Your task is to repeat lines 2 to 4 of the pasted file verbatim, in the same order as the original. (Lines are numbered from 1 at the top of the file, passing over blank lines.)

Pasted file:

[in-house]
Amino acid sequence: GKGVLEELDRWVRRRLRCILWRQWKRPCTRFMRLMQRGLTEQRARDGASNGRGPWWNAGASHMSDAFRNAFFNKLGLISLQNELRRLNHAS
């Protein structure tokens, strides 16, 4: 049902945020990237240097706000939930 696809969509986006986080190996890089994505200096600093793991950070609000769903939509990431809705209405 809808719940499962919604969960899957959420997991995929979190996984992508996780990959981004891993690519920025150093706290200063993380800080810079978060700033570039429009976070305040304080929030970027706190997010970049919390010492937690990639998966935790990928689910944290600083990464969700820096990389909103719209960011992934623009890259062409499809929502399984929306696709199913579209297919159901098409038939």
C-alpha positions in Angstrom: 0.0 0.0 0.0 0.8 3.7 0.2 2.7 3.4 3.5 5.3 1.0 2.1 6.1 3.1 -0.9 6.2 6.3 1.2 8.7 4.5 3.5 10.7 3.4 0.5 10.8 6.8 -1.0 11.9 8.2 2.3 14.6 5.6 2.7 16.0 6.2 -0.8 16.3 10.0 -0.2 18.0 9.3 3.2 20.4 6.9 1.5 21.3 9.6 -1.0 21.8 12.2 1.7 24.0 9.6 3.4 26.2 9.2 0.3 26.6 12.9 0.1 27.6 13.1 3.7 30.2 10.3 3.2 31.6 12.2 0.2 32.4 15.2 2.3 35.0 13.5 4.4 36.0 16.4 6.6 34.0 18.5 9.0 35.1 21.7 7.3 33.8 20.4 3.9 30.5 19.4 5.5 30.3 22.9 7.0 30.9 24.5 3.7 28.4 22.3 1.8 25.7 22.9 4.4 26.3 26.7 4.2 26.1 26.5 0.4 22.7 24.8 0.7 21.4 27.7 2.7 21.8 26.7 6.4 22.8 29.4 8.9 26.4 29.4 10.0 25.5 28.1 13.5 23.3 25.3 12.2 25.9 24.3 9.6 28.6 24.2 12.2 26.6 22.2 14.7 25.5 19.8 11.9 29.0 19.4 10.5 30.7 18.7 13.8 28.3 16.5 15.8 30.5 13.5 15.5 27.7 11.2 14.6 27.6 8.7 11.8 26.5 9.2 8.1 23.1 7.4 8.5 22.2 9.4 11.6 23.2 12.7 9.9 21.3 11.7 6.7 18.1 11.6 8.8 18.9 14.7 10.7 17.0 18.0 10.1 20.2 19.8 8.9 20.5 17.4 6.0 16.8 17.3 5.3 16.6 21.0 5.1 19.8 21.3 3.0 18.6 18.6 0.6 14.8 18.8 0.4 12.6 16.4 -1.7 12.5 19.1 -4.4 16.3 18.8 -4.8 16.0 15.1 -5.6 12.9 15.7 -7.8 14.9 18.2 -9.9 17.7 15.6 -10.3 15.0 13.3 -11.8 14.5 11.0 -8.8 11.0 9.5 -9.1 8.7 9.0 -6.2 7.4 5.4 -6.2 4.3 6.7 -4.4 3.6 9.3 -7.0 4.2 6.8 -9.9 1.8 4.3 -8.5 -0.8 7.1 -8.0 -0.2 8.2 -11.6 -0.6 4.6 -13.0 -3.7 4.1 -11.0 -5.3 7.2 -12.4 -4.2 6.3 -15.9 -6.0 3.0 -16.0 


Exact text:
Amino acid sequence: GKGVLEELDRWVRRRLRCILWRQWKRPCTRFMRLMQRGLTEQRARDGASNGRGPWWNAGASHMSDAFRNAFFNKLGLISLQNELRRLNHAS
């Protein structure tokens, strides 16, 4: 049902945020990237240097706000939930 696809969509986006986080190996890089994505200096600093793991950070609000769903939509990431809705209405 809808719940499962919604969960899957959420997991995929979190996984992508996780990959981004891993690519920025150093706290200063993380800080810079978060700033570039429009976070305040304080929030970027706190997010970049919390010492937690990639998966935790990928689910944290600083990464969700820096990389909103719209960011992934623009890259062409499809929502399984929306696709199913579209297919159901098409038939």
C-alpha positions in Angstrom: 0.0 0.0 0.0 0.8 3.7 0.2 2.7 3.4 3.5 5.3 1.0 2.1 6.1 3.1 -0.9 6.2 6.3 1.2 8.7 4.5 3.5 10.7 3.4 0.5 10.8 6.8 -1.0 11.9 8.2 2.3 14.6 5.6 2.7 16.0 6.2 -0.8 16.3 10.0 -0.2 18.0 9.3 3.2 20.4 6.9 1.5 21.3 9.6 -1.0 21.8 12.2 1.7 24.0 9.6 3.4 26.2 9.2 0.3 26.6 12.9 0.1 27.6 13.1 3.7 30.2 10.3 3.2 31.6 12.2 0.2 32.4 15.2 2.3 35.0 13.5 4.4 36.0 16.4 6.6 34.0 18.5 9.0 35.1 21.7 7.3 33.8 20.4 3.9 30.5 19.4 5.5 30.3 22.9 7.0 30.9 24.5 3.7 28.4 22.3 1.8 25.7 22.9 4.4 26.3 26.7 4.2 26.1 26.5 0.4 22.7 24.8 0.7 21.4 27.7 2.7 21.8 26.7 6.4 22.8 29.4 8.9 26.4 29.4 10.0 25.5 28.1 13.5 23.3 25.3 12.2 25.9 24.3 9.6 28.6 24.2 12.2 26.6 22.2 14.7 25.5 19.8 11.9 29.0 19.4 10.5 30.7 18.7 13.8 28.3 16.5 15.8 30.5 13.5 15.5 27.7 11.2 14.6 27.6 8.7 11.8 26.5 9.2 8.1 23.1 7.4 8.5 22.2 9.4 11.6 23.2 12.7 9.9 21.3 11.7 6.7 18.1 11.6 8.8 18.9 14.7 10.7 17.0 18.0 10.1 20.2 19.8 8.9 20.5 17.4 6.0 16.8 17.3 5.3 16.6 21.0 5.1 19.8 21.3 3.0 18.6 18.6 0.6 14.8 18.8 0.4 12.6 16.4 -1.7 12.5 19.1 -4.4 16.3 18.8 -4.8 16.0 15.1 -5.6 12.9 15.7 -7.8 14.9 18.2 -9.9 17.7 15.6 -10.3 15.0 13.3 -11.8 14.5 11.0 -8.8 11.0 9.5 -9.1 8.7 9.0 -6.2 7.4 5.4 -6.2 4.3 6.7 -4.4 3.6 9.3 -7.0 4.2 6.8 -9.9 1.8 4.3 -8.5 -0.8 7.1 -8.0 -0.2 8.2 -11.6 -0.6 4.6 -13.0 -3.7 4.1 -11.0 -5.3 7.2 -12.4 -4.2 6.3 -15.9 -6.0 3.0 -16.0 